RECIPE: Peanut Butter Chickpea Energy Balls

Assuming you measure out your ingredients before cooking ...Where do you put them? I end up using lots of tea cups for spices and seasonings that need to be added to a stir-fry (ginger, garlic...) or other dish one at a time, even if there's only a spoonful in each. Then they all have to be washed. I suspect there's a better way but I can't think of it.

Yeah, if you prep things, you're going to have to put them in something that needs to be washed. There are little glass prep bowls made for just this purpose, but I've never bothered to get any. I mostly use little bowls or even plates, sometimes this little plastic dishes that came with an olive-oil dipping kit. Doesn't much matter to me as long as I can toss them in the dishwasher when I'm done.

I noticed that japanese restaurants with the best teriyaki seem to cut the vegetables, bread the tofu or meat, and pour house made teriyaki sauce over the cast iron plate. Then the plate is broiled until things are golden and sizzly. Could i recreate this at home with a 12" cast iron skillet? Instead of cast iron plates? My main concern is that the cast iron is needed for the right caramelization, but cooking it this way may leave teriyaki very hard to remove from my skillet without tin foil or ramekins.

You have just warmed my heart because I love cast iron and know a lot more about it than I do Japanese cuisine, which I'm only just beginning to scratch the surface of. You can and should use the cast-iron skillet for this, YES. But, make sure it's well-seasoned, because that will reduce your changes of sticky-gross teriyaki aftermath significantly. But what I think the real trick to this would be is adding the teriyaki at the very end. If you look at the tsukune recipe in my story, you'll see that the chicken meatballs are made then set aside, and the glaze for them (not so unlike a teriyaki) is made in a few moments (2 to 3 minutes) in the already-hot skillet, and then the meatballs are just quickly coated in them, in the pan, at the last minute. That's what I'd do here.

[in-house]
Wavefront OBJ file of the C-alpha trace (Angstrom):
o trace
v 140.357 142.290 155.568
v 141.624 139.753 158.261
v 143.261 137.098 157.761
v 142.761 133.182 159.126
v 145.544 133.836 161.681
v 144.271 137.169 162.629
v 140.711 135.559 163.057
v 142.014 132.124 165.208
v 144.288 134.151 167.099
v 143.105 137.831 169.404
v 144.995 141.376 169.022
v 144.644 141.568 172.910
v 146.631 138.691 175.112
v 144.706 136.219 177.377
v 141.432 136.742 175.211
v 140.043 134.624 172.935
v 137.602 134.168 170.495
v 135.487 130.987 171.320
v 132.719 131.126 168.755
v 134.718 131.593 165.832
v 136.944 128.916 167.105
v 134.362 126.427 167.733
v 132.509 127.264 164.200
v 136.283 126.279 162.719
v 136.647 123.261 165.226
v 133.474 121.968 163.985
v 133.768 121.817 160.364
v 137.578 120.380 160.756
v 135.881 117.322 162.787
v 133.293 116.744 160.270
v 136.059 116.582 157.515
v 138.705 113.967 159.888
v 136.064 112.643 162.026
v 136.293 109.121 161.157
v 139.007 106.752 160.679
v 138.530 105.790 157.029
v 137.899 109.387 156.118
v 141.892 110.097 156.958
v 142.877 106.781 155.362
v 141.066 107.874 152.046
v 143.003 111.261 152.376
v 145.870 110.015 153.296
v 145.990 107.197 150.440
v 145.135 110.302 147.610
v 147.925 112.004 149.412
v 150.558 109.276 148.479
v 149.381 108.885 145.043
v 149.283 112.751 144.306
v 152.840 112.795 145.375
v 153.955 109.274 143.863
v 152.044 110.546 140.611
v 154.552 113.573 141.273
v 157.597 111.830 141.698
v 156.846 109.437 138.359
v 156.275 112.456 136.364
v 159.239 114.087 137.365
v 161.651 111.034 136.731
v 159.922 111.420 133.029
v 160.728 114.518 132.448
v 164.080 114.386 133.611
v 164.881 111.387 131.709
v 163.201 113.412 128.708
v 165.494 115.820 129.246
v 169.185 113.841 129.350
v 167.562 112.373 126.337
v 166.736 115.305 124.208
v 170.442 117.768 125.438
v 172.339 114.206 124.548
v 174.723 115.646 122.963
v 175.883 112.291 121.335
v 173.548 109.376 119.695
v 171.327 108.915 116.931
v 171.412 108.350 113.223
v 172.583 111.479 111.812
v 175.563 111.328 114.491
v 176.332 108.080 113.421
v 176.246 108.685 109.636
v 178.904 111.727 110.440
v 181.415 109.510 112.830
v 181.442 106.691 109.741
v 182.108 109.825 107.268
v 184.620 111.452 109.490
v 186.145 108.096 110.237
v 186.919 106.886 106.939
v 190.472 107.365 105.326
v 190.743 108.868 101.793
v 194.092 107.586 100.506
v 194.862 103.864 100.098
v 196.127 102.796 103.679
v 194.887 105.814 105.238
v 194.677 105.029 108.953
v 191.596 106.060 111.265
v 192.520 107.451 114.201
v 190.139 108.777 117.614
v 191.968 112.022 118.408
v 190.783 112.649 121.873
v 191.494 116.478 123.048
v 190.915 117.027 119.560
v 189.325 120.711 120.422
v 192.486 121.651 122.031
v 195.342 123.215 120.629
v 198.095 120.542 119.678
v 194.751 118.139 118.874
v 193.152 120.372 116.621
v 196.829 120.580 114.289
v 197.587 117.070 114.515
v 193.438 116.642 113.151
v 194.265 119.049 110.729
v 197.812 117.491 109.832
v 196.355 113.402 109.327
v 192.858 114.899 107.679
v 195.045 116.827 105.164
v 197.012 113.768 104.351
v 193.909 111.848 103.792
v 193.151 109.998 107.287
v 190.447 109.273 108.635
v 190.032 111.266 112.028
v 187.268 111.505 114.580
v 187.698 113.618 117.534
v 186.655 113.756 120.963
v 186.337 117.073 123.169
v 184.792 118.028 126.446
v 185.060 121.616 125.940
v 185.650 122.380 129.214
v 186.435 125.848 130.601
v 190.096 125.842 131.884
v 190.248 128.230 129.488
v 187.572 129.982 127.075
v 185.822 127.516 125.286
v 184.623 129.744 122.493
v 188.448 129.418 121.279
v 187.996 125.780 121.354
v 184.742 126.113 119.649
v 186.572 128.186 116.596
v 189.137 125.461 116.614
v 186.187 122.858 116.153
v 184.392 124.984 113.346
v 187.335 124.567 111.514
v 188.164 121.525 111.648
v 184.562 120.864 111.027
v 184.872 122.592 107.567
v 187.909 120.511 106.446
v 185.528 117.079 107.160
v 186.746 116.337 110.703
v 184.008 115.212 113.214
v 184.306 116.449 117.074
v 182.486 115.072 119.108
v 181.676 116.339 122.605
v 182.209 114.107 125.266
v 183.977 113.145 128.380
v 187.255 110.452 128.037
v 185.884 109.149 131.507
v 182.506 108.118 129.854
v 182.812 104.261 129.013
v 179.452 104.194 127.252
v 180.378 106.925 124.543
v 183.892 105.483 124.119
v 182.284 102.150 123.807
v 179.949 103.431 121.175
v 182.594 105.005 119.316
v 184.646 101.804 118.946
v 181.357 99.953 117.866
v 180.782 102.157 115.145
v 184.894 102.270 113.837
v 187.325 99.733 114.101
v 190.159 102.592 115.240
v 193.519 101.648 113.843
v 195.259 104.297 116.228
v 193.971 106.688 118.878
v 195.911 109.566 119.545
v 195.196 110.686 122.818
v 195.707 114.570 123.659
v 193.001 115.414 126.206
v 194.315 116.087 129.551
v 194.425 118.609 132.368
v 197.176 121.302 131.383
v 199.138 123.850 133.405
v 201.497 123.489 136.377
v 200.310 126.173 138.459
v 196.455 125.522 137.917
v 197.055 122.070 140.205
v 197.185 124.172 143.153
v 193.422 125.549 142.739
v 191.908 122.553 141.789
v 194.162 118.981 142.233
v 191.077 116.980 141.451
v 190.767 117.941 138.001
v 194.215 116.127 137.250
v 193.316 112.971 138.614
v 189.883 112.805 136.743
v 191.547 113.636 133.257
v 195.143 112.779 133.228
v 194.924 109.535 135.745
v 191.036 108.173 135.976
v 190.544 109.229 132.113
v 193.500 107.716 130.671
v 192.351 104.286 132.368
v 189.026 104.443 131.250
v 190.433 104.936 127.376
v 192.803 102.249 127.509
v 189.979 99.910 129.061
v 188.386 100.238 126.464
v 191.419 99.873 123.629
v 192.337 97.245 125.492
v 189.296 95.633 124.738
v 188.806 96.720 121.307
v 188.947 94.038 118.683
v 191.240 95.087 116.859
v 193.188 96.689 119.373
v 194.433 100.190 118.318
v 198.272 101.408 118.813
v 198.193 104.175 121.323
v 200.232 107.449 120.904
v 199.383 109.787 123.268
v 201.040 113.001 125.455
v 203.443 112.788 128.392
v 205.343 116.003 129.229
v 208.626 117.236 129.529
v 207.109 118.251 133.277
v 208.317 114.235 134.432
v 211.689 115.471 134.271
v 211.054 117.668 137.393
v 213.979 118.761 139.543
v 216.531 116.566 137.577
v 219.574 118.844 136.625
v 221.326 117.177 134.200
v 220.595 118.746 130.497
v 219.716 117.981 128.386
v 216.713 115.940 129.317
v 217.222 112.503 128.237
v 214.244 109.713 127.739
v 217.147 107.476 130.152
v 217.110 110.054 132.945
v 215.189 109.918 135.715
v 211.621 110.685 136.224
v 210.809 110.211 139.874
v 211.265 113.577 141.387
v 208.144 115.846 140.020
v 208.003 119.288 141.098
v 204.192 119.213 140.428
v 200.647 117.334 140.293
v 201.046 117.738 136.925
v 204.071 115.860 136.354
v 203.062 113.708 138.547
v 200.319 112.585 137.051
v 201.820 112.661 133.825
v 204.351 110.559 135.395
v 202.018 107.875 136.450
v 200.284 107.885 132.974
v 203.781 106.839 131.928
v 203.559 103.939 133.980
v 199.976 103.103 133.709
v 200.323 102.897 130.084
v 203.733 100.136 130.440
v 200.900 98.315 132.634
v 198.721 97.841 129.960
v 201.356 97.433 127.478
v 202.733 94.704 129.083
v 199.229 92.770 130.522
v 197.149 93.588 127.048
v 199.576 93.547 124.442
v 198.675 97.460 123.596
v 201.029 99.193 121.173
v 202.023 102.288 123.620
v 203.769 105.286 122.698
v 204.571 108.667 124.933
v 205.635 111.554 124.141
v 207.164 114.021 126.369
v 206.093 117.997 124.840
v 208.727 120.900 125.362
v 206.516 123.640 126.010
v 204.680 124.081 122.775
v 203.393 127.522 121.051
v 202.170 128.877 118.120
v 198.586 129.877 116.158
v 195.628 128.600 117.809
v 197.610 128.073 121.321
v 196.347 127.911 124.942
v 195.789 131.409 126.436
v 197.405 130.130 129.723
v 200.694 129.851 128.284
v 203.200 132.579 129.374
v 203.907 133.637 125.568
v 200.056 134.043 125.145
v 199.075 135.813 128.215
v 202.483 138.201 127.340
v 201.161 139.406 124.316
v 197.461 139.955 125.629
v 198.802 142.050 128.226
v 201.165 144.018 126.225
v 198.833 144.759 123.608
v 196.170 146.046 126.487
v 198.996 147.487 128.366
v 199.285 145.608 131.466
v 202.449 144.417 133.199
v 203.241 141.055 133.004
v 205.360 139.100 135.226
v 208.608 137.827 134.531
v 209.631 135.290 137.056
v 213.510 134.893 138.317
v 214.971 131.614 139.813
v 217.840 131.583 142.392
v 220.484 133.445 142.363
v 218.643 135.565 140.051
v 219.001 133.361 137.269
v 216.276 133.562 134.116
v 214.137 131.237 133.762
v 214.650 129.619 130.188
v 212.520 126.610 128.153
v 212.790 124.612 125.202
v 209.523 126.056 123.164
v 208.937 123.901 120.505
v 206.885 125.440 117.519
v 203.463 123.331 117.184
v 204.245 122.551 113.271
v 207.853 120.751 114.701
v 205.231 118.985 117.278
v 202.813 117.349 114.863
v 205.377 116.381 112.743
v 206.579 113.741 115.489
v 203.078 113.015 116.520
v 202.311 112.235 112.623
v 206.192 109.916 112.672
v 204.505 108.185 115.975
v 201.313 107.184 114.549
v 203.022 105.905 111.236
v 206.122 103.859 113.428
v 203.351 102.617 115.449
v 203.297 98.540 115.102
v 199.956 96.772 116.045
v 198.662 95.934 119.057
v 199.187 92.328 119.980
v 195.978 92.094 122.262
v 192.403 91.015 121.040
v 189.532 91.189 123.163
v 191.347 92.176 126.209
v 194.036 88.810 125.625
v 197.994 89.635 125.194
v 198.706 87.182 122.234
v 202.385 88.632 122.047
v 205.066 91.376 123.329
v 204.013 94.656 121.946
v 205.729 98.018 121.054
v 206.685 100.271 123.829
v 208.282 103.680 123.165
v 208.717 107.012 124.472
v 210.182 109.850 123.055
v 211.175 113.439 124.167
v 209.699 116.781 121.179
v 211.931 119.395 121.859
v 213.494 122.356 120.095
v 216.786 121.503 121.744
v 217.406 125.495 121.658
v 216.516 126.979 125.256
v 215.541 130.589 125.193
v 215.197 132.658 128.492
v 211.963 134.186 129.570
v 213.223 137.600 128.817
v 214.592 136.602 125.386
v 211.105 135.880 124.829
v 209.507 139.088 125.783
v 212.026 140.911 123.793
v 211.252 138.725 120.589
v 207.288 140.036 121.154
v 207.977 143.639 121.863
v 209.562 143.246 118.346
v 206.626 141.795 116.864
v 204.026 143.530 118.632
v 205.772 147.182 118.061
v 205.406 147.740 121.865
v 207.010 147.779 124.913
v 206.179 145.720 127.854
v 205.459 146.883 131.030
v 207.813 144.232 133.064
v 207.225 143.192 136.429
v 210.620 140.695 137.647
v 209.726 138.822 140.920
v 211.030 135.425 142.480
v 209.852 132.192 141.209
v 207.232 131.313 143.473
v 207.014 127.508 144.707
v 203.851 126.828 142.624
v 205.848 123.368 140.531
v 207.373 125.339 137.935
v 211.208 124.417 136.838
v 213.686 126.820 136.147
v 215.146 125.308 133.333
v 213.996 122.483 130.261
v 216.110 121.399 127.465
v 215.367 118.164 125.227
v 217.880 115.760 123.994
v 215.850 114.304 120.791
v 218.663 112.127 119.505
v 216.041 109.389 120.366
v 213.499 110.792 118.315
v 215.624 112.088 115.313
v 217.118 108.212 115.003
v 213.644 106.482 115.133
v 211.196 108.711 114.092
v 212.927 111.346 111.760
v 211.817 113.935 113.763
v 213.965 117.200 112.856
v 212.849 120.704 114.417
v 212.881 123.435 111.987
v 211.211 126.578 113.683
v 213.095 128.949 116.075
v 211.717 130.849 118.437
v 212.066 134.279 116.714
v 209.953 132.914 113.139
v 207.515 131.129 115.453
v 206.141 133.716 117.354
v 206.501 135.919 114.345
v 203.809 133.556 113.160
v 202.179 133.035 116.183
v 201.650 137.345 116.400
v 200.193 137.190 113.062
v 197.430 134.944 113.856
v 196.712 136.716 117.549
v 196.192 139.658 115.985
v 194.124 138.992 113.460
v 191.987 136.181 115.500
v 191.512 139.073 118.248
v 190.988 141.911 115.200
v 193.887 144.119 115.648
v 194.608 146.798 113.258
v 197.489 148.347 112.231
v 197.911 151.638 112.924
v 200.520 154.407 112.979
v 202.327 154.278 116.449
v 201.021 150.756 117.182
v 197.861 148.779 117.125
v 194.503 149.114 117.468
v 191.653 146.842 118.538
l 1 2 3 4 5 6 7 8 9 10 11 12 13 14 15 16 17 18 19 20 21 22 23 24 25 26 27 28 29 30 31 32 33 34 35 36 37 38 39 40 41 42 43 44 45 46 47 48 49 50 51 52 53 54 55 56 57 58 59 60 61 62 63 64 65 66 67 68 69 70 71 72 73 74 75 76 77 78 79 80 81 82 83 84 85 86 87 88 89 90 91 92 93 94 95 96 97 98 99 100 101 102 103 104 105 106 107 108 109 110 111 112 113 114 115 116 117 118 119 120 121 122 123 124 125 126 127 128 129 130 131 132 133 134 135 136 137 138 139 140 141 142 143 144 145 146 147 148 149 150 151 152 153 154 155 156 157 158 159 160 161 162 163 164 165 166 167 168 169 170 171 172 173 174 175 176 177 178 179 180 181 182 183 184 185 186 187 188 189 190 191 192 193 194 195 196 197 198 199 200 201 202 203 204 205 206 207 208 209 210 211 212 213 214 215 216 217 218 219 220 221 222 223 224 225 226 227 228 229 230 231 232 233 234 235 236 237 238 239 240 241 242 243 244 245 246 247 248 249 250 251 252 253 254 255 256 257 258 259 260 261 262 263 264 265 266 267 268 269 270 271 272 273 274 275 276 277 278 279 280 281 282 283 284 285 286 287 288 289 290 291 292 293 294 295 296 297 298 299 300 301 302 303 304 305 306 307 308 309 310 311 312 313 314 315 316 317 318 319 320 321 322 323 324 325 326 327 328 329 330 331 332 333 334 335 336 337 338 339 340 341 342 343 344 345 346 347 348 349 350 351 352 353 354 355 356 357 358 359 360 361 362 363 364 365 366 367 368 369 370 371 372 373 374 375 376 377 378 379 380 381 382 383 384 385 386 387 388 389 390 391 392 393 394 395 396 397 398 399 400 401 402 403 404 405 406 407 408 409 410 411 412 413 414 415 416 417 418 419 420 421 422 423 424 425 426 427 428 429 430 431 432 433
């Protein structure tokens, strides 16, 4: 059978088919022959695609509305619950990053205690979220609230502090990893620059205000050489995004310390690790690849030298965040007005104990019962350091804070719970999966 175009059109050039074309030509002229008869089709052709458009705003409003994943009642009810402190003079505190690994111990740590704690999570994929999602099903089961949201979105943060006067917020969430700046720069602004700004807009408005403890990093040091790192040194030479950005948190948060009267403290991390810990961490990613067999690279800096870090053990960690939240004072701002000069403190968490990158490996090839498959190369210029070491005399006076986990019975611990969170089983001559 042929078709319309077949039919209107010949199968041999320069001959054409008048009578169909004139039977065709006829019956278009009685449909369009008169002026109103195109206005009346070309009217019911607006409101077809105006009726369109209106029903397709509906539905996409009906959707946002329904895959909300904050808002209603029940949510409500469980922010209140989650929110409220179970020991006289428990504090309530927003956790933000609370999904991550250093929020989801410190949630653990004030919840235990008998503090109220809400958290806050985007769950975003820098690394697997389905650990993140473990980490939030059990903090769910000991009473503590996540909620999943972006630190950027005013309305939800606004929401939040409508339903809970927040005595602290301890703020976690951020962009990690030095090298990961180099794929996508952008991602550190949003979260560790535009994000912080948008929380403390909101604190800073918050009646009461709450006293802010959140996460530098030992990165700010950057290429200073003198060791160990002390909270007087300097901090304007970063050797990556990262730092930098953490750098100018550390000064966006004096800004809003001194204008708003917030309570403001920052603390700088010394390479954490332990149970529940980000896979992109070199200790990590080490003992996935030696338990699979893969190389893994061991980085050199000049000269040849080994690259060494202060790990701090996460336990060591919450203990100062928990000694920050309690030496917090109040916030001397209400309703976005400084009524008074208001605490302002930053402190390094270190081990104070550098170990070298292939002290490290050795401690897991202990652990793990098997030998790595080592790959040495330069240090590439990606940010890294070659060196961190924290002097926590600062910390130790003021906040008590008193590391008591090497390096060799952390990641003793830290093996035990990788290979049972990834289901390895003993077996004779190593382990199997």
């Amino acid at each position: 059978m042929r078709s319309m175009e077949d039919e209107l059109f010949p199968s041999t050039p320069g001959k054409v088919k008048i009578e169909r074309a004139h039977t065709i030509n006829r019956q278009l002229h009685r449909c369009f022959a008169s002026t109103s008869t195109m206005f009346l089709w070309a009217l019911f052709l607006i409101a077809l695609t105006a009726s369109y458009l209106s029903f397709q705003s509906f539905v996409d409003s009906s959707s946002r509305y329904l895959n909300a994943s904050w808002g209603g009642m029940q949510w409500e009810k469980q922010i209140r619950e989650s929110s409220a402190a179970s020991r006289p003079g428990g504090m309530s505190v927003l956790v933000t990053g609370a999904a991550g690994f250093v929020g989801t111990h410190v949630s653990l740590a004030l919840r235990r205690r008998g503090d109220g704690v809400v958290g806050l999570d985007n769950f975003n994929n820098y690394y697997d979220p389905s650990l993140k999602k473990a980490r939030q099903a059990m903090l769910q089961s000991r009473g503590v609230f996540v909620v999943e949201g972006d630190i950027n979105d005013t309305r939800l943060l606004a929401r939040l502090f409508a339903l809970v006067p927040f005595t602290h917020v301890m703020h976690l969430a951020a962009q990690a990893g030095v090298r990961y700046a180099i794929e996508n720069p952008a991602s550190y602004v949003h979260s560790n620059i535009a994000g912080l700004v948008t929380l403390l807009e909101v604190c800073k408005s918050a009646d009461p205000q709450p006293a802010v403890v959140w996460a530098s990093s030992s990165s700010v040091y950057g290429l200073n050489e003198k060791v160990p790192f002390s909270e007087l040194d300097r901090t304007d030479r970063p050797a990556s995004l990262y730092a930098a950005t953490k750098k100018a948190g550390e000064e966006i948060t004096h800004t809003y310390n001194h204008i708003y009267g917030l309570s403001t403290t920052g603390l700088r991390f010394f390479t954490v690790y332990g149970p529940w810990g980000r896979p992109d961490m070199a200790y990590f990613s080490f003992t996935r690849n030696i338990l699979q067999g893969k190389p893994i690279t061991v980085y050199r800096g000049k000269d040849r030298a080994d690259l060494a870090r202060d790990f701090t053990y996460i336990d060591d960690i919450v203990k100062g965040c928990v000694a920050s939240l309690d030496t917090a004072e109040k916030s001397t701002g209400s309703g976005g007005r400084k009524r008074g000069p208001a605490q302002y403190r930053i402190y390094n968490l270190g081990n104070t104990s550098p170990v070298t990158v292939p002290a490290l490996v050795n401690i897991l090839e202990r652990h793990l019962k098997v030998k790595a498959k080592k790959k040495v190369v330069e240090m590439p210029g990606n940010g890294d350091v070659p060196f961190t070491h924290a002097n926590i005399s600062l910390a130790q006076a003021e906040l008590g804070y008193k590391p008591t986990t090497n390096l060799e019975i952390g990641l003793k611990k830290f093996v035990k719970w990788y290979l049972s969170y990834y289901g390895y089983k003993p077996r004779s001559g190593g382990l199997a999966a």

over the weekend (different combination of veggies) and didn't have any milk. So I used some cream. It was past its date, but it didn't smell bad and it tasted fine, just a little thicker than cream usually is. A few bits looked suspiciously like clotted cream. Is that what I had? Or was it just cream with some of the water evaporated out along the edges? Or is that what clotted cream is? Thanks for any input. The frittata is delicious and the recipe worked exactly as described. ( P.S. I have seen milk that has gone all bad and chunky - years ago in a group house. That isn't what this was like at all.)

Yes, this pretty routinely happens to me with heavy cream. In fact, this weekend, I used a slightly thickened cream in scones and ganache -- no problems. It has a tendency to clump thanks to the higher fat content -- not in the same way spoiled milk does. You did the right thing in smelling and tasting. As long as those check out, just use the cream as is or shake it up a bit to try to reconstitute it as best you can.

It's not quite clotted cream, in the sense that traditional clotted cream is made by heating the cream. But I do wonder what those curds would be like spread on something, a la butter or clotted cream. Something to try on my next pint!